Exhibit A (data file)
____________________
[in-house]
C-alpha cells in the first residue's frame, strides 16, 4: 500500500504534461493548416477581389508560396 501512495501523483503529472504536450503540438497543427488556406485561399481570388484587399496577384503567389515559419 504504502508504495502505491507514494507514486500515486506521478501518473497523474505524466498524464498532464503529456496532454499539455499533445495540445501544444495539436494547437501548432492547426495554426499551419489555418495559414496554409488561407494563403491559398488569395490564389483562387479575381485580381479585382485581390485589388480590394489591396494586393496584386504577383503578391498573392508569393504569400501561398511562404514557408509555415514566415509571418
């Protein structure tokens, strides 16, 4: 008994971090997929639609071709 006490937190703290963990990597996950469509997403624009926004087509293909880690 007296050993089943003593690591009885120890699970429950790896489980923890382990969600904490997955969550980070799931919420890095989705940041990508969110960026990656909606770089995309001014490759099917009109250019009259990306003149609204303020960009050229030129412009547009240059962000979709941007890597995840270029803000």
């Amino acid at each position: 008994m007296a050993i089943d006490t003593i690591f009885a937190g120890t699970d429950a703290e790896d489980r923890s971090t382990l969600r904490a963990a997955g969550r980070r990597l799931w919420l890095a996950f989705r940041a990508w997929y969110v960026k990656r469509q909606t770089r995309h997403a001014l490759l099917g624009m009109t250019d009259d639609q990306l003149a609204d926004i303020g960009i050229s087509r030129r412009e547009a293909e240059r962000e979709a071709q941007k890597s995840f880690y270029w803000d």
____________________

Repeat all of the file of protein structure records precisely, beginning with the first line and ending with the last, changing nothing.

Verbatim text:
[in-house]
C-alpha cells in the first residue's frame, strides 16, 4: 500500500504534461493548416477581389508560396 501512495501523483503529472504536450503540438497543427488556406485561399481570388484587399496577384503567389515559419 504504502508504495502505491507514494507514486500515486506521478501518473497523474505524466498524464498532464503529456496532454499539455499533445495540445501544444495539436494547437501548432492547426495554426499551419489555418495559414496554409488561407494563403491559398488569395490564389483562387479575381485580381479585382485581390485589388480590394489591396494586393496584386504577383503578391498573392508569393504569400501561398511562404514557408509555415514566415509571418
């Protein structure tokens, strides 16, 4: 008994971090997929639609071709 006490937190703290963990990597996950469509997403624009926004087509293909880690 007296050993089943003593690591009885120890699970429950790896489980923890382990969600904490997955969550980070799931919420890095989705940041990508969110960026990656909606770089995309001014490759099917009109250019009259990306003149609204303020960009050229030129412009547009240059962000979709941007890597995840270029803000």
């Amino acid at each position: 008994m007296a050993i089943d006490t003593i690591f009885a937190g120890t699970d429950a703290e790896d489980r923890s971090t382990l969600r904490a963990a997955g969550r980070r990597l799931w919420l890095a996950f989705r940041a990508w997929y969110v960026k990656r469509q909606t770089r995309h997403a001014l490759l099917g624009m009109t250019d009259d639609q990306l003149a609204d926004i303020g960009i050229s087509r030129r412009e547009a293909e240059r962000e979709a071709q941007k890597s995840f880690y270029w803000d």